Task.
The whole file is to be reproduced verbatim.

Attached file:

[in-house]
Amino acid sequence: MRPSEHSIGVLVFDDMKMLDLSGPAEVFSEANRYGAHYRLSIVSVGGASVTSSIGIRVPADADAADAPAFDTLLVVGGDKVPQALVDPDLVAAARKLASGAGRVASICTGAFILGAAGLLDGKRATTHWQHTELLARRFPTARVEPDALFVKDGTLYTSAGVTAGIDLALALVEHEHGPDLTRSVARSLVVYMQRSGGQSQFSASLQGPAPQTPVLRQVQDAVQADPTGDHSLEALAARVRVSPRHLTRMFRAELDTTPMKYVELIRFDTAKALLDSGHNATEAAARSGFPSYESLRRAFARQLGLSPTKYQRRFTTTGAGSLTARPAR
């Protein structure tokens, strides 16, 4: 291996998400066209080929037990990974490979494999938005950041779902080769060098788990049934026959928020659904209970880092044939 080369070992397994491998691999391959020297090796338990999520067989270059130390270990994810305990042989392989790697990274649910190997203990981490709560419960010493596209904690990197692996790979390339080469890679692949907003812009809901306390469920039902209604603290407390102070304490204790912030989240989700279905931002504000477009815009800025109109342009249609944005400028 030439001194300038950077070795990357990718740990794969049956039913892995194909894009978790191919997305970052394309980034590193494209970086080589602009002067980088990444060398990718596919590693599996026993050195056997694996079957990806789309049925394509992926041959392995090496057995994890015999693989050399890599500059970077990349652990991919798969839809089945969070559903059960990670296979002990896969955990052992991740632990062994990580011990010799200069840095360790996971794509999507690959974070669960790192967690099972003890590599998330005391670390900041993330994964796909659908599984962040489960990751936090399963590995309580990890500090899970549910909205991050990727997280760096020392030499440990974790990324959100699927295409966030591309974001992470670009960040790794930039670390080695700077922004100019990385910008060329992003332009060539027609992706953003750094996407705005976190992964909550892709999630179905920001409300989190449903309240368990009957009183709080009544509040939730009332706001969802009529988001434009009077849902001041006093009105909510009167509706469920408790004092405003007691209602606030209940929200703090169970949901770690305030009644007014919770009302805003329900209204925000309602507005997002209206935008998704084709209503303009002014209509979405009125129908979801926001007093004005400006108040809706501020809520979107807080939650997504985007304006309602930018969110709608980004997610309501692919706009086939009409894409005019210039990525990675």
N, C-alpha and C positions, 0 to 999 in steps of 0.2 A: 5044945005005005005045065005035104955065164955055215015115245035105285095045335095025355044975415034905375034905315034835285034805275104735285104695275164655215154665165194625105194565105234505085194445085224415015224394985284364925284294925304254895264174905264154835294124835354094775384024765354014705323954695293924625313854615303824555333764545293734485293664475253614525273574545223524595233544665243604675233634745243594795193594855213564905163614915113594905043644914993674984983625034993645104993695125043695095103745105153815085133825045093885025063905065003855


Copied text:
[in-house]
Amino acid sequence: MRPSEHSIGVLVFDDMKMLDLSGPAEVFSEANRYGAHYRLSIVSVGGASVTSSIGIRVPADADAADAPAFDTLLVVGGDKVPQALVDPDLVAAARKLASGAGRVASICTGAFILGAAGLLDGKRATTHWQHTELLARRFPTARVEPDALFVKDGTLYTSAGVTAGIDLALALVEHEHGPDLTRSVARSLVVYMQRSGGQSQFSASLQGPAPQTPVLRQVQDAVQADPTGDHSLEALAARVRVSPRHLTRMFRAELDTTPMKYVELIRFDTAKALLDSGHNATEAAARSGFPSYESLRRAFARQLGLSPTKYQRRFTTTGAGSLTARPAR
């Protein structure tokens, strides 16, 4: 291996998400066209080929037990990974490979494999938005950041779902080769060098788990049934026959928020659904209970880092044939 080369070992397994491998691999391959020297090796338990999520067989270059130390270990994810305990042989392989790697990274649910190997203990981490709560419960010493596209904690990197692996790979390339080469890679692949907003812009809901306390469920039902209604603290407390102070304490204790912030989240989700279905931002504000477009815009800025109109342009249609944005400028 030439001194300038950077070795990357990718740990794969049956039913892995194909894009978790191919997305970052394309980034590193494209970086080589602009002067980088990444060398990718596919590693599996026993050195056997694996079957990806789309049925394509992926041959392995090496057995994890015999693989050399890599500059970077990349652990991919798969839809089945969070559903059960990670296979002990896969955990052992991740632990062994990580011990010799200069840095360790996971794509999507690959974070669960790192967690099972003890590599998330005391670390900041993330994964796909659908599984962040489960990751936090399963590995309580990890500090899970549910909205991050990727997280760096020392030499440990974790990324959100699927295409966030591309974001992470670009960040790794930039670390080695700077922004100019990385910008060329992003332009060539027609992706953003750094996407705005976190992964909550892709999630179905920001409300989190449903309240368990009957009183709080009544509040939730009332706001969802009529988001434009009077849902001041006093009105909510009167509706469920408790004092405003007691209602606030209940929200703090169970949901770690305030009644007014919770009302805003329900209204925000309602507005997002209206935008998704084709209503303009002014209509979405009125129908979801926001007093004005400006108040809706501020809520979107807080939650997504985007304006309602930018969110709608980004997610309501692919706009086939009409894409005019210039990525990675």
N, C-alpha and C positions, 0 to 999 in steps of 0.2 A: 5044945005005005005045065005035104955065164955055215015115245035105285095045335095025355044975415034905375034905315034835285034805275104735285104695275164655215154665165194625105194565105234505085194445085224415015224394985284364925284294925304254895264174905264154835294124835354094775384024765354014705323954695293924625313854615303824555333764545293734485293664475253614525273574545223524595233544665243604675233634745243594795193594855213564905163614915113594905043644914993674984983625034993645104993695125043695095103745105153815085133825045093885025063905065003855